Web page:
Connecticut's Attorney General says he will sit down with union leaders to talk about a settlement in a damages case that dates back to the Rowland administration. To clear the way for talks, George Jepsen has withdrawn his appeal of the U.S. Supreme Court in the case.
The court ruled that there was a enough evidence to convict Perez, but that the trial court judge made a procedural error that merits two new trials. Perez was convicted over three years ago on separate charges relating to bribery and extortion while he was mayor. A judge sentenced him to three years in prison.
Originally published on Mon December 2, 2013 5:48 pm
While lawyers dismantle many restrictions on political money, the rules affecting Morning Edition and Downton Abbey still stand tall. A federal court in San Francisco says public radio and TV stations cannot carry paid political ads.
The 8-3 decision Monday by the 9th Circuit Court of Appeals reversed a ruling last April by a smaller panel of the court. NPR and PBS both joined the case as friends of the court.
Originally published on Mon November 25, 2013 12:24 pm
Four adults, including the superintendent of the city's schools, have been indicted by a grand jury on charges related to the aftermath and alleged attempted coverup of a teenage girl's 2012 rape by members of the high school football team in Steubenville, Ohio.
Ohio Attorney Gen. Mike DeWine just announced that news.
Originally published on Fri November 22, 2013 7:36 pm
A former chemist for the state of Massachusetts' crime labs pleaded guilty Friday to falsifying drugs tests that potentially compromised tens of thousands of criminal cases. WBUR reports she admitted all 27 counts against her.
Update at 4:40 p.m. ET: Prison Sentence Of 3-5 Years
Judge Carol Ball sentenced Annie Dookhan, 36, to three to five years in prison, plus a probation period. Prosecutors had requested a sentence of from five to seven years in prison.
Michael Skakel walked out of Stamford Superior Court this afternoon after posting a $1.2 million dollar bond. He has served eleven years in prison after being convicted in the 1975 death of Greenwich neighbor, Martha Moxley when they were 15.
In a settlement deal, JPMorgan Chase has agreed to pay some $13 billion in fines and other payments related to mortgages and mortgage securities that helped cause the financial crisis that began in 2007.
Originally published on Tue November 19, 2013 5:38 pm
In an agreement settling many U.S. claims over its sale of troubled mortgages, JPMorgan Chase will pay a record $13 billion, in a deal announced by the Justice Department Tuesday. The plan includes a $4 billion payment for consumer relief, along with a payment to investors of more than $6 billion and a large fine.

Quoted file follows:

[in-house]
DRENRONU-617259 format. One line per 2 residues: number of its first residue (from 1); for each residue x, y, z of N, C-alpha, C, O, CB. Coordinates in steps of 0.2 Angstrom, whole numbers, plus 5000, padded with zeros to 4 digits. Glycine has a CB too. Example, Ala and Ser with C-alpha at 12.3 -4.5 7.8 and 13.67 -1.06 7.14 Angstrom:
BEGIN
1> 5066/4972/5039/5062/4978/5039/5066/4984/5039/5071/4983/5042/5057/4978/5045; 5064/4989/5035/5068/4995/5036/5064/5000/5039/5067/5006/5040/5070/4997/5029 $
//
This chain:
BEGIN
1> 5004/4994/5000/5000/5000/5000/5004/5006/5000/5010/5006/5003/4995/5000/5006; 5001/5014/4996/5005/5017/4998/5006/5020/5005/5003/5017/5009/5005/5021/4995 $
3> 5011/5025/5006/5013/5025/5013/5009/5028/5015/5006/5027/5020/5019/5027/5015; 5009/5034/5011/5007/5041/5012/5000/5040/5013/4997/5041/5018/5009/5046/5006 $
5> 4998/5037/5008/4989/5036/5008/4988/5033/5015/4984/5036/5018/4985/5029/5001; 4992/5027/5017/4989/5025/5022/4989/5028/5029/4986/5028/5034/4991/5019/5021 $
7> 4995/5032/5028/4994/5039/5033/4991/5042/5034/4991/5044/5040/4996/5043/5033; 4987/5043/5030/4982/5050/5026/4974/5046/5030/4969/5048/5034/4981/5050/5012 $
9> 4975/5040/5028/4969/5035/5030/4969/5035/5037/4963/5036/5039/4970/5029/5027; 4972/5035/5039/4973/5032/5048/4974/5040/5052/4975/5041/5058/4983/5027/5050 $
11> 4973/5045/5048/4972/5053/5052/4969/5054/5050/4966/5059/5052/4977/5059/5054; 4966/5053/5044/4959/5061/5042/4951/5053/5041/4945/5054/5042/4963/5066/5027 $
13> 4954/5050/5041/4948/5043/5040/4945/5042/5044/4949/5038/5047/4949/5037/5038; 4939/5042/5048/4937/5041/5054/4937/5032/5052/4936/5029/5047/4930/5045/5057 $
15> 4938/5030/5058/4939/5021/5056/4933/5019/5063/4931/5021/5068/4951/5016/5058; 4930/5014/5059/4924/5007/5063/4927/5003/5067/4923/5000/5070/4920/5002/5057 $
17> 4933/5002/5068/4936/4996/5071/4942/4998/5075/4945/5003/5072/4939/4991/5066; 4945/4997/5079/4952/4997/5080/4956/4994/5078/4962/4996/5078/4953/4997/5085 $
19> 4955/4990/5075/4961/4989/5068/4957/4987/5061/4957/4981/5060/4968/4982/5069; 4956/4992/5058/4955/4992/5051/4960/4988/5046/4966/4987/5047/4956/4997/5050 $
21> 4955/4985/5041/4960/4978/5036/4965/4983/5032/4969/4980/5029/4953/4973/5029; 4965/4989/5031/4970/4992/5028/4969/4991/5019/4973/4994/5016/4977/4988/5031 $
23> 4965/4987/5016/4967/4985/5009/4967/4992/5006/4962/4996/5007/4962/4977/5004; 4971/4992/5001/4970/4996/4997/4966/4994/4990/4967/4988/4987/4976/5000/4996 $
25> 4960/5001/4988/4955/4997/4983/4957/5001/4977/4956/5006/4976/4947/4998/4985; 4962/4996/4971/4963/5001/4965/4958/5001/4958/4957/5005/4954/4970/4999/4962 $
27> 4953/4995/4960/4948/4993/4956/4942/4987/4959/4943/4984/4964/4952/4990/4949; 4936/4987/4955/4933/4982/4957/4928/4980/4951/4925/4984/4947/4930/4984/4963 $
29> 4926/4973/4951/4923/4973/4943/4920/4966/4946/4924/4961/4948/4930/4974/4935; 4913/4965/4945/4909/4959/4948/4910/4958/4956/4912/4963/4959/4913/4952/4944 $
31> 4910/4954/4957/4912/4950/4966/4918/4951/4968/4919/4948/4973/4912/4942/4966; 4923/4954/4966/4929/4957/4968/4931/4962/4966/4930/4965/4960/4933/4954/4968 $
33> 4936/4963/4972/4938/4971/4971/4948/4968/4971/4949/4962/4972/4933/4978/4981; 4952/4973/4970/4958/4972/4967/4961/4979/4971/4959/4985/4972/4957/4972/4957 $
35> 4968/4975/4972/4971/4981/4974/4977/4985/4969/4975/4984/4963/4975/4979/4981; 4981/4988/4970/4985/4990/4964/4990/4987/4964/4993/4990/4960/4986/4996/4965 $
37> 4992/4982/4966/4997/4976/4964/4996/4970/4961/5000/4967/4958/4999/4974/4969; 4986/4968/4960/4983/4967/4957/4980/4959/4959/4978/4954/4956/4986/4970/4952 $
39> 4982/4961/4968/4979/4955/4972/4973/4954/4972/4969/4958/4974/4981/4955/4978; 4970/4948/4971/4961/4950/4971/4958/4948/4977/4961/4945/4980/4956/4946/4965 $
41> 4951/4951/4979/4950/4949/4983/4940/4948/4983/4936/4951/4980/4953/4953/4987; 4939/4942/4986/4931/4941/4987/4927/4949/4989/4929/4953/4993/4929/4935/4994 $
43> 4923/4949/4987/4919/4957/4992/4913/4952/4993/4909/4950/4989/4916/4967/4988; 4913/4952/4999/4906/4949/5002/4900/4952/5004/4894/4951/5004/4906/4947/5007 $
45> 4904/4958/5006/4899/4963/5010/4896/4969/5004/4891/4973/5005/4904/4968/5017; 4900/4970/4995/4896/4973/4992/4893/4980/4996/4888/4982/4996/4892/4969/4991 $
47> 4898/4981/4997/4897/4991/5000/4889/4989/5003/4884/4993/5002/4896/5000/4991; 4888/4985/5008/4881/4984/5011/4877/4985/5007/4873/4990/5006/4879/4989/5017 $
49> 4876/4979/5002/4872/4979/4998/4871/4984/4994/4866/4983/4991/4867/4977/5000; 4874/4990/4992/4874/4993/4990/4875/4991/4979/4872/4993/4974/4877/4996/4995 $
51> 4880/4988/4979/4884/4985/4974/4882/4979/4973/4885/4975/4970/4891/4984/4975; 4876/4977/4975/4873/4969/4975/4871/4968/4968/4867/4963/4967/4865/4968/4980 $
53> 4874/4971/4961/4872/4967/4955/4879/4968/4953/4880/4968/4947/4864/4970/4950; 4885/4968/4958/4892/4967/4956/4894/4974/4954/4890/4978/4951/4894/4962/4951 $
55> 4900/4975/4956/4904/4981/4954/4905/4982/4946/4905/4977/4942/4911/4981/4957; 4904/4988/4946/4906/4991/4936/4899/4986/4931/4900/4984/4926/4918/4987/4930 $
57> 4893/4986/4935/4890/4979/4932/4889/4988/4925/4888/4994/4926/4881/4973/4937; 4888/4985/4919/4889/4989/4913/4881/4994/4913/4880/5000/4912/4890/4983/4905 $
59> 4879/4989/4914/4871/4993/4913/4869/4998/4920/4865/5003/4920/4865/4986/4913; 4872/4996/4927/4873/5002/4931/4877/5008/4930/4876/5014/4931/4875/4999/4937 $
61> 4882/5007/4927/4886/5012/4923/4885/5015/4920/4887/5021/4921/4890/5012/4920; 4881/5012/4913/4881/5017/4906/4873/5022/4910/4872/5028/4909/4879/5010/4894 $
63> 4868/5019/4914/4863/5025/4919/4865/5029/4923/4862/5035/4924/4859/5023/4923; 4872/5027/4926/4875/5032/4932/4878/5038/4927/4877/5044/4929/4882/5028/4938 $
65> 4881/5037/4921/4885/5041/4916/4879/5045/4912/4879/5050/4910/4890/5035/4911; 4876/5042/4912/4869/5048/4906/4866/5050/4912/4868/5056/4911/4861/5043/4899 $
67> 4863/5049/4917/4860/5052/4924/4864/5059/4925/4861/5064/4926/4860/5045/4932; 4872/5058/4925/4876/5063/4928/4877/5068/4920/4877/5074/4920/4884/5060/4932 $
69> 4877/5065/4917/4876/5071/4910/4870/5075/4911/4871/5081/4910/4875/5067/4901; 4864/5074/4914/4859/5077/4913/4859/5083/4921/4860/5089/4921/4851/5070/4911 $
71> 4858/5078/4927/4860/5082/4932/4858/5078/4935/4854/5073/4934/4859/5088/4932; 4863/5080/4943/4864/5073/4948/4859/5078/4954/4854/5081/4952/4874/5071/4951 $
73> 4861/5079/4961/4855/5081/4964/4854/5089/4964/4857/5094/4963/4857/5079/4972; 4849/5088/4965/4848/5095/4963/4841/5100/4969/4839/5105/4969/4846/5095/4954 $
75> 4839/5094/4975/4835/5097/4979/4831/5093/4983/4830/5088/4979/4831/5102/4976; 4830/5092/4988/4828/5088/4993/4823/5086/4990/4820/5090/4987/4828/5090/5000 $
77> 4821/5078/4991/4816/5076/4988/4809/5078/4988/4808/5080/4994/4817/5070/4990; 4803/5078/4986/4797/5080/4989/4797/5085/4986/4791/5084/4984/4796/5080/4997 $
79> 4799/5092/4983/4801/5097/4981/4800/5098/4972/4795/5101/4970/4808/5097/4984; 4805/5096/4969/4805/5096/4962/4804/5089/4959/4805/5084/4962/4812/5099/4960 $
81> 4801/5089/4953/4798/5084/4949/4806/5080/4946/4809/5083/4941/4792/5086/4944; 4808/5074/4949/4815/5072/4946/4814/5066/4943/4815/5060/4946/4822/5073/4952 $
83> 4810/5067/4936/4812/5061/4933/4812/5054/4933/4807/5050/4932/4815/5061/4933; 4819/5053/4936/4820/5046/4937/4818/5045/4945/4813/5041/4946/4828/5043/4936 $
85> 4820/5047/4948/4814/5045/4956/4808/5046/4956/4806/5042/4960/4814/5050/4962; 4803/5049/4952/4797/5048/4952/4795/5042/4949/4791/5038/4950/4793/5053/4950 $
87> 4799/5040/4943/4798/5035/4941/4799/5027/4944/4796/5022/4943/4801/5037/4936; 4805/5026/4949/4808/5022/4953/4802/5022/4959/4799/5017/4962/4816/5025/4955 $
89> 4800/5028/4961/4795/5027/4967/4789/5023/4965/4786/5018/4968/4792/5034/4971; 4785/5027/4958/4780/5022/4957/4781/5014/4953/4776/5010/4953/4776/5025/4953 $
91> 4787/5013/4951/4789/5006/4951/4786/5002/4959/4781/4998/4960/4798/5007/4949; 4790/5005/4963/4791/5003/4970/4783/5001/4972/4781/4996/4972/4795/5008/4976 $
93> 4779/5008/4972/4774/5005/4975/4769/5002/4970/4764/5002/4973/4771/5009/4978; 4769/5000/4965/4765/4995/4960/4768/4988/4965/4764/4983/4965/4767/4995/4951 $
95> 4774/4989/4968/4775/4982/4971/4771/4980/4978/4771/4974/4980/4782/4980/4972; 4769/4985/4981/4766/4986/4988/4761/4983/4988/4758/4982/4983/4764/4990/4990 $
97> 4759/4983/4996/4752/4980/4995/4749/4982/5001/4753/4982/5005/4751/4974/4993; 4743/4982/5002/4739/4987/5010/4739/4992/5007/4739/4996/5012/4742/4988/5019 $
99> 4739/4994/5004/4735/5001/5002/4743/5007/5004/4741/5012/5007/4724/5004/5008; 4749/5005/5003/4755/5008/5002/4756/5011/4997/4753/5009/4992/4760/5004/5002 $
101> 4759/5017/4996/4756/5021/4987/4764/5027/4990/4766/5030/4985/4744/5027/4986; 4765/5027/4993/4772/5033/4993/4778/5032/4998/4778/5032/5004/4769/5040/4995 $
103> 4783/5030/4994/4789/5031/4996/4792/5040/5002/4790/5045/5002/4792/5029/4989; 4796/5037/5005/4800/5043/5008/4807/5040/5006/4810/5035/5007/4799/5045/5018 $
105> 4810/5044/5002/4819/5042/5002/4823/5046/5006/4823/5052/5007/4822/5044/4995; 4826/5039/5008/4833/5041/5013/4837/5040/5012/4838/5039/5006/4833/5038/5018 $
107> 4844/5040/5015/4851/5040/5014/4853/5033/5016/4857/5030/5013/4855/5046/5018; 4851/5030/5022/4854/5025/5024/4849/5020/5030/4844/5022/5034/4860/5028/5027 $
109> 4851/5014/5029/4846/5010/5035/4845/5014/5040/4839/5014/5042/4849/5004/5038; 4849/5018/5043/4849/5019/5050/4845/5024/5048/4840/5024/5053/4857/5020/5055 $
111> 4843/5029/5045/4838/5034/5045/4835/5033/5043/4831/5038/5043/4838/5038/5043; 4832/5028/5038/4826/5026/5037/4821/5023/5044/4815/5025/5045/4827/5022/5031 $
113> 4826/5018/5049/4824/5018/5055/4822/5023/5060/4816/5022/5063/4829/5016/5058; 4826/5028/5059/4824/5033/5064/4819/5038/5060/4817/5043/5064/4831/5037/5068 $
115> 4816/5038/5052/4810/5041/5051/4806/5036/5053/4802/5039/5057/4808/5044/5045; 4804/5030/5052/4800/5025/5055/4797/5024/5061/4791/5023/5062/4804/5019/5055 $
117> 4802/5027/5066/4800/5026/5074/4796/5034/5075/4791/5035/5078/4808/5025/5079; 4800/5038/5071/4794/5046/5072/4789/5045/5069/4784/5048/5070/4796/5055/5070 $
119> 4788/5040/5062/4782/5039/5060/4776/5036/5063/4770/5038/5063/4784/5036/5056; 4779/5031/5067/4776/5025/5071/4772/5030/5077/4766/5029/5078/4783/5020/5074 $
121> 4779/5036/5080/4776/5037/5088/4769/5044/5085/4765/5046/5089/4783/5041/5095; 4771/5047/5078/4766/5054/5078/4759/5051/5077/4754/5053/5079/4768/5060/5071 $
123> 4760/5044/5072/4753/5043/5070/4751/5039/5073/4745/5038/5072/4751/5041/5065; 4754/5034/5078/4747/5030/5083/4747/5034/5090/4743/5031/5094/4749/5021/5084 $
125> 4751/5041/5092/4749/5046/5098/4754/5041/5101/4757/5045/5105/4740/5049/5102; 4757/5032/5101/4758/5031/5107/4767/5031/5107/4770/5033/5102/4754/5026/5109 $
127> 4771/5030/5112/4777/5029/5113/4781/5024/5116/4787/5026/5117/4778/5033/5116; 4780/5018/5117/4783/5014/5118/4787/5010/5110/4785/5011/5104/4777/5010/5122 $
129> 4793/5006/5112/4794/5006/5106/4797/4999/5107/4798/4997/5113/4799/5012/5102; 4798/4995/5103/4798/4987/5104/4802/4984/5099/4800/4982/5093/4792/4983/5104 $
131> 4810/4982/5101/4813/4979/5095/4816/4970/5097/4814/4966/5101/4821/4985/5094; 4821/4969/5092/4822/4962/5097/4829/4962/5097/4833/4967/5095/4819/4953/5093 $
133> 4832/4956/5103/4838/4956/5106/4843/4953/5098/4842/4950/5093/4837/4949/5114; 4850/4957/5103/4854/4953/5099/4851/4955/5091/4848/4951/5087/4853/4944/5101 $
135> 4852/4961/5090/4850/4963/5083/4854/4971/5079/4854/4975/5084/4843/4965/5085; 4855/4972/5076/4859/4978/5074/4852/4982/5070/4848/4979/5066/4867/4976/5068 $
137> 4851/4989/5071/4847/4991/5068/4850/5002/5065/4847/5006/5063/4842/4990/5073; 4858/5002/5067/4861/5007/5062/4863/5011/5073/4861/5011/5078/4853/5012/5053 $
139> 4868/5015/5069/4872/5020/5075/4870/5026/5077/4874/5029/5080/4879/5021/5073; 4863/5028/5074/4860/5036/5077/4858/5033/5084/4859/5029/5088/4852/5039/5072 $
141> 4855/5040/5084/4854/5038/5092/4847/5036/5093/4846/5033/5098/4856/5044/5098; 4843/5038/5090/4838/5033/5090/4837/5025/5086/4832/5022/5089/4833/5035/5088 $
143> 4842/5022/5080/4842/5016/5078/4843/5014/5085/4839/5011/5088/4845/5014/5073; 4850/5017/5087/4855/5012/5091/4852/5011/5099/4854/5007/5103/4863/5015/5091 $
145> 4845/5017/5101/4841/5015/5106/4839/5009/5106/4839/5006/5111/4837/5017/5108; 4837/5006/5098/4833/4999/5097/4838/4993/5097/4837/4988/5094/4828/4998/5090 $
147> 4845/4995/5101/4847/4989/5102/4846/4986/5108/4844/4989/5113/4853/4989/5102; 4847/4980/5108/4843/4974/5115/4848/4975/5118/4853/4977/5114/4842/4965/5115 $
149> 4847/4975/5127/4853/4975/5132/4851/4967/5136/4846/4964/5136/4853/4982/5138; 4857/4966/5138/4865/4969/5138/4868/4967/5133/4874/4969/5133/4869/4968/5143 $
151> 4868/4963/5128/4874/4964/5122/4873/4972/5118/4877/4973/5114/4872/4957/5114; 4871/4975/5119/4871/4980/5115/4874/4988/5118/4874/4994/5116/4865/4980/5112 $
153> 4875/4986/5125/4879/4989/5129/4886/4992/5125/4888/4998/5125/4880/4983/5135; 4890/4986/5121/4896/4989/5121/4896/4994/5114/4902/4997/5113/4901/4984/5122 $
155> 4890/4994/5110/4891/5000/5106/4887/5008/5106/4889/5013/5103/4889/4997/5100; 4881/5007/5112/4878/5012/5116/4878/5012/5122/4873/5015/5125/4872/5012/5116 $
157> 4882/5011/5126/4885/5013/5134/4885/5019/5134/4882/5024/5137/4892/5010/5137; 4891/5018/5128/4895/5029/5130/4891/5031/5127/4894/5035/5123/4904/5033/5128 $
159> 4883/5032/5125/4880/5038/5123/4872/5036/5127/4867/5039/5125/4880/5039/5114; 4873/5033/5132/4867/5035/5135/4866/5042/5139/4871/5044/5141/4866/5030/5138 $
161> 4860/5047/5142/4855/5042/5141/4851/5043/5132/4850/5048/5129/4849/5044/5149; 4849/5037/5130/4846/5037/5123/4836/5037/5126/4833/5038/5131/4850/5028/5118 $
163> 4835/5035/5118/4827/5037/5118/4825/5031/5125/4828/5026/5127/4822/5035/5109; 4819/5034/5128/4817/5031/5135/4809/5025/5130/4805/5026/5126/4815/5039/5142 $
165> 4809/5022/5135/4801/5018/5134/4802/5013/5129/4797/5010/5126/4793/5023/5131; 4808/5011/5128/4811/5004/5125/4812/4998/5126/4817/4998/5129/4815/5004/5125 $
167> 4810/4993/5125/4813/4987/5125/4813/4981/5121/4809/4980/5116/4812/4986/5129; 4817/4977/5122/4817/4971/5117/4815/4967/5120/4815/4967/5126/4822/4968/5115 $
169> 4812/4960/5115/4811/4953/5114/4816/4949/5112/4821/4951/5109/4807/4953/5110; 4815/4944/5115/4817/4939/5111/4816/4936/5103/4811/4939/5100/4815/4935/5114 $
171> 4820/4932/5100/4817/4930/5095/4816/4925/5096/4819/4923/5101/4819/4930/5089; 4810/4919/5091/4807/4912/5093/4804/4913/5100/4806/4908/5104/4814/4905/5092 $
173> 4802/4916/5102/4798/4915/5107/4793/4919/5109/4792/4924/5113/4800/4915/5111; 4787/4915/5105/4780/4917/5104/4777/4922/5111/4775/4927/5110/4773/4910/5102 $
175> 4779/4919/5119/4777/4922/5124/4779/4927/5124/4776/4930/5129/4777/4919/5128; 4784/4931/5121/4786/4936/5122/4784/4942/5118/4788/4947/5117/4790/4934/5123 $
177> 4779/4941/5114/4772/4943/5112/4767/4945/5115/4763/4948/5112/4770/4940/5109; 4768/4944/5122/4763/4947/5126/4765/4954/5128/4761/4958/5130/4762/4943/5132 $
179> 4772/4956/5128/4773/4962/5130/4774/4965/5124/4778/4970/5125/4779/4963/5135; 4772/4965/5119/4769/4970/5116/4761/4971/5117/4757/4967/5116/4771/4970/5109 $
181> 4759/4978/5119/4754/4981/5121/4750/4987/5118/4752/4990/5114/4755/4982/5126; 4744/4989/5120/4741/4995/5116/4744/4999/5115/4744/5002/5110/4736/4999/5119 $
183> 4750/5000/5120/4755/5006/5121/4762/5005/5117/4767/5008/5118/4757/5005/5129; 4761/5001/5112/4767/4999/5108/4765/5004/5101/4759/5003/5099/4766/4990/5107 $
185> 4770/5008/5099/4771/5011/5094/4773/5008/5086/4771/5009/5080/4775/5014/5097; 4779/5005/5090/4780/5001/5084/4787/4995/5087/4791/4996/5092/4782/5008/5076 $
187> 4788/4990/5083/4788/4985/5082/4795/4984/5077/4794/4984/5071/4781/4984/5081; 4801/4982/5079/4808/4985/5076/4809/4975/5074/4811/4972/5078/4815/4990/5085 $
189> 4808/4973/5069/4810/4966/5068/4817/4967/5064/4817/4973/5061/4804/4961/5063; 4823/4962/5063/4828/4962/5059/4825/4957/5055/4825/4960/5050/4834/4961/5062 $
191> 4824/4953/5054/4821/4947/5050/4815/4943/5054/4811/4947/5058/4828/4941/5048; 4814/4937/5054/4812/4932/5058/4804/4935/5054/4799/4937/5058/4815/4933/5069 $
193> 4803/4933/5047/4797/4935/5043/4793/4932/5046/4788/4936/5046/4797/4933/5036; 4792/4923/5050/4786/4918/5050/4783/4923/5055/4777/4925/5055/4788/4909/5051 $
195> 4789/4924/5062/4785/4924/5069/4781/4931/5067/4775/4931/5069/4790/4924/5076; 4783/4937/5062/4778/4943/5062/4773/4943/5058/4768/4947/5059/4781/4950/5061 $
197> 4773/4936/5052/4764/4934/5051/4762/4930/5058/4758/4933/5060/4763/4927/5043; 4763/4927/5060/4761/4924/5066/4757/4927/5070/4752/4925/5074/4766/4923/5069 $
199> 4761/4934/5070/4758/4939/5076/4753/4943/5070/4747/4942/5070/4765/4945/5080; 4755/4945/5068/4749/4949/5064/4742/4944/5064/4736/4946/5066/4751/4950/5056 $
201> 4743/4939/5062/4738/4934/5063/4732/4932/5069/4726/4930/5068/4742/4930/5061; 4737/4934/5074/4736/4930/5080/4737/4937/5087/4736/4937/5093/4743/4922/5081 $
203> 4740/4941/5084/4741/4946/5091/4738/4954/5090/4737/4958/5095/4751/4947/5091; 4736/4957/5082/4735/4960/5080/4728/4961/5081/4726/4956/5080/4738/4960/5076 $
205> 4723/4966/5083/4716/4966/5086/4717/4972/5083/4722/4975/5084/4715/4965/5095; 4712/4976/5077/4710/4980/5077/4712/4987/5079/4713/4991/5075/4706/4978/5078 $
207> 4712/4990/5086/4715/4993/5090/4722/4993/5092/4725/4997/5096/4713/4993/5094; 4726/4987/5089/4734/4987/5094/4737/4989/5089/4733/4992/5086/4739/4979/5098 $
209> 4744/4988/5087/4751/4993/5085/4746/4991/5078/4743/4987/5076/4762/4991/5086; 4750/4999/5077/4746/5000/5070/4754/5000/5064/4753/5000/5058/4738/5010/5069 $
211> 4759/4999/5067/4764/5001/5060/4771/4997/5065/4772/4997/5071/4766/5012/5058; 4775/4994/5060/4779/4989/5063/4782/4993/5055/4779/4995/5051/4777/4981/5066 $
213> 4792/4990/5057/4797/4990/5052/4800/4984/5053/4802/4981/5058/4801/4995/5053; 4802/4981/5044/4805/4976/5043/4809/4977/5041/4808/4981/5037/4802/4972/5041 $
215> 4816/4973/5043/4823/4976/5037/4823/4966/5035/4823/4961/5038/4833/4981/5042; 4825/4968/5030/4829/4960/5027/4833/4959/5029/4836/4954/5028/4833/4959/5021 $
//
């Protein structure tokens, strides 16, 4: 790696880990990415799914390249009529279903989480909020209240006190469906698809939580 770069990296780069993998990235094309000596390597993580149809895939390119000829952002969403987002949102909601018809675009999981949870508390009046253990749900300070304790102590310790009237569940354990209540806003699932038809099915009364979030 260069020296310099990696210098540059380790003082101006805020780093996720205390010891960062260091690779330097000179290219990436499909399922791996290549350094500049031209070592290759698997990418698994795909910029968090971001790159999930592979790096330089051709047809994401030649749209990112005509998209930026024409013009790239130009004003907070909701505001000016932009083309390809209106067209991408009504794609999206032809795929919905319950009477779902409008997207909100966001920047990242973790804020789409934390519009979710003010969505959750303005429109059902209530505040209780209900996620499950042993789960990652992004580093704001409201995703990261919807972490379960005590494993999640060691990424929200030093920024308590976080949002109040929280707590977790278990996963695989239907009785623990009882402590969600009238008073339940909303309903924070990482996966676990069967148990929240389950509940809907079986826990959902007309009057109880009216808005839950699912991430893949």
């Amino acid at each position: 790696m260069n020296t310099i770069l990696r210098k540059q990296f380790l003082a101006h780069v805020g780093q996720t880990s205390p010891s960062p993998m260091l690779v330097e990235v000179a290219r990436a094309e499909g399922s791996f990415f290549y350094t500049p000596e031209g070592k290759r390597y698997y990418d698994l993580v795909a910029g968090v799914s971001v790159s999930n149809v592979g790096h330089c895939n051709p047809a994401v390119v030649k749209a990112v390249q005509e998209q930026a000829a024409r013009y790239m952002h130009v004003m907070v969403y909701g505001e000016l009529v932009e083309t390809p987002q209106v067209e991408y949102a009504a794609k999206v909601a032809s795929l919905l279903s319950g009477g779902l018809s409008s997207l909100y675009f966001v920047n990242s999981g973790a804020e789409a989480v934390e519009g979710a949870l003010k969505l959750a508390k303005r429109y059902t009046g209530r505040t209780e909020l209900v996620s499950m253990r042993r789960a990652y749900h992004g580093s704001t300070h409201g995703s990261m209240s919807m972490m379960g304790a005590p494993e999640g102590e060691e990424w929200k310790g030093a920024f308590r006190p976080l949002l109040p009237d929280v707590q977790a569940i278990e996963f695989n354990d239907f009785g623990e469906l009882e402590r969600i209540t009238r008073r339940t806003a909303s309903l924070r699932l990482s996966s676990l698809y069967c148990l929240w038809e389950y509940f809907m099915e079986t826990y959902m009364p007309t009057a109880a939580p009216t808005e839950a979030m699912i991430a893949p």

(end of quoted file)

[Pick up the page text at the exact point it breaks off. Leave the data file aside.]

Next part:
The latest updates on this story are at the bottom of this post. We've also added a few key points to the main post.
Originally published on Thu November 14, 2013 11:32 am
James "Whitey" Bulger has been sentenced to two terms of life in prison, to run consecutively, plus five years for his role in the murder of 11 people. Bulger, 84, is also being punished for racketeering and other crimes. Before announcing the sentence, U.S. District Judge Denise Casper read aloud the names of Bulger's victims.
It's never a good thing when civil rights litigator Gloria Allred shows up in your town for the second time in two weeks to file her second legal action against you. It's even worse when Allred says she's using your response to the first legal action as part of the basis of the second one.
The scope of the federal grand jury investigation involving the relationship between Hartford's city treasurer and an insurance broker continues to grow, as the state has confirmed that federal prosecutors served a subpoena on two of its departments.
Four women who say they were sexually assaulted while students at the University of Connecticut have filed a federal lawsuit against the school. The lawsuit alleges UConn violated the rights of the women under Title IX by failing to protect them after they reported being sexually assaulted on campus.
Parents arrive to pick up their children from a school in Montgomery, Ala. After a tough immigration law was enacted in 2011, Hispanic students began to disappear from classrooms in the state's public schools.
Originally published on Tue October 29, 2013 6:33 pm
Opponents of Alabama's strict immigration law are declaring victory Tuesday, as the state agreed not to pursue key provisions of a measure critics had called an endorsement of racial profiling. Earlier this year, the U.S. Supreme Court refused to hear the state's appeal of a federal court's ruling that gutted the law.